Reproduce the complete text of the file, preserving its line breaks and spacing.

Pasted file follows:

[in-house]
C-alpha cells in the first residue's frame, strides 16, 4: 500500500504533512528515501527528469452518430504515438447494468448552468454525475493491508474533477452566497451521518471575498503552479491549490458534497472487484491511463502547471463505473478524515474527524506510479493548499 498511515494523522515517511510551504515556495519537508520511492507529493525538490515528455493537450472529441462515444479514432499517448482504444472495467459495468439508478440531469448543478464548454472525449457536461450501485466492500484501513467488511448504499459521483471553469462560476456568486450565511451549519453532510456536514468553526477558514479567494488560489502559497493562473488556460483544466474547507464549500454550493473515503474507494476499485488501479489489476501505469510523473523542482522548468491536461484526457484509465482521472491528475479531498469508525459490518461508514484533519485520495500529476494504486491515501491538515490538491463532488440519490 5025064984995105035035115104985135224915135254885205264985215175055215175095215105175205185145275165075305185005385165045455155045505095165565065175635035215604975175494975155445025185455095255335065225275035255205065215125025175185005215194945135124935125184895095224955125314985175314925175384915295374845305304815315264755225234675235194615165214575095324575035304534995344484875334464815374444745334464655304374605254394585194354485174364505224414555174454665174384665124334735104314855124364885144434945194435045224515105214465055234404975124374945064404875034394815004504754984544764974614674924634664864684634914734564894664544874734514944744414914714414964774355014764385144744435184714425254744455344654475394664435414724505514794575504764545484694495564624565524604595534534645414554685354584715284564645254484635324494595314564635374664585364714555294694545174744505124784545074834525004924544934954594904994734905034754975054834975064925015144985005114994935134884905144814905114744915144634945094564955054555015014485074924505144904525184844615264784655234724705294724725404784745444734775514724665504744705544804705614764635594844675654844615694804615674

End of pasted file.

[in-house]
C-alpha cells in the first residue's frame, strides 16, 4: 500500500504533512528515501527528469452518430504515438447494468448552468454525475493491508474533477452566497451521518471575498503552479491549490458534497472487484491511463502547471463505473478524515474527524506510479493548499 498511515494523522515517511510551504515556495519537508520511492507529493525538490515528455493537450472529441462515444479514432499517448482504444472495467459495468439508478440531469448543478464548454472525449457536461450501485466492500484501513467488511448504499459521483471553469462560476456568486450565511451549519453532510456536514468553526477558514479567494488560489502559497493562473488556460483544466474547507464549500454550493473515503474507494476499485488501479489489476501505469510523473523542482522548468491536461484526457484509465482521472491528475479531498469508525459490518461508514484533519485520495500529476494504486491515501491538515490538491463532488440519490 5025064984995105035035115104985135224915135254885205264985215175055215175095215105175205185145275165075305185005385165045455155045505095165565065175635035215604975175494975155445025185455095255335065225275035255205065215125025175185005215194945135124935125184895095224955125314985175314925175384915295374845305304815315264755225234675235194615165214575095324575035304534995344484875334464815374444745334464655304374605254394585194354485174364505224414555174454665174384665124334735104314855124364885144434945194435045224515105214465055234404975124374945064404875034394815004504754984544764974614674924634664864684634914734564894664544874734514944744414914714414964774355014764385144744435184714425254744455344654475394664435414724505514794575504764545484694495564624565524604595534534645414554685354584715284564645254484635324494595314564635374664585364714555294694545174744505124784545074834525004924544934954594904994734905034754975054834975064925015144985005114994935134884905144814905114744915144634945094564955054555015014485074924505144904525184844615264784655234724705294724725404784745444734775514724665504744705544804705614764635594844675654844615694804615674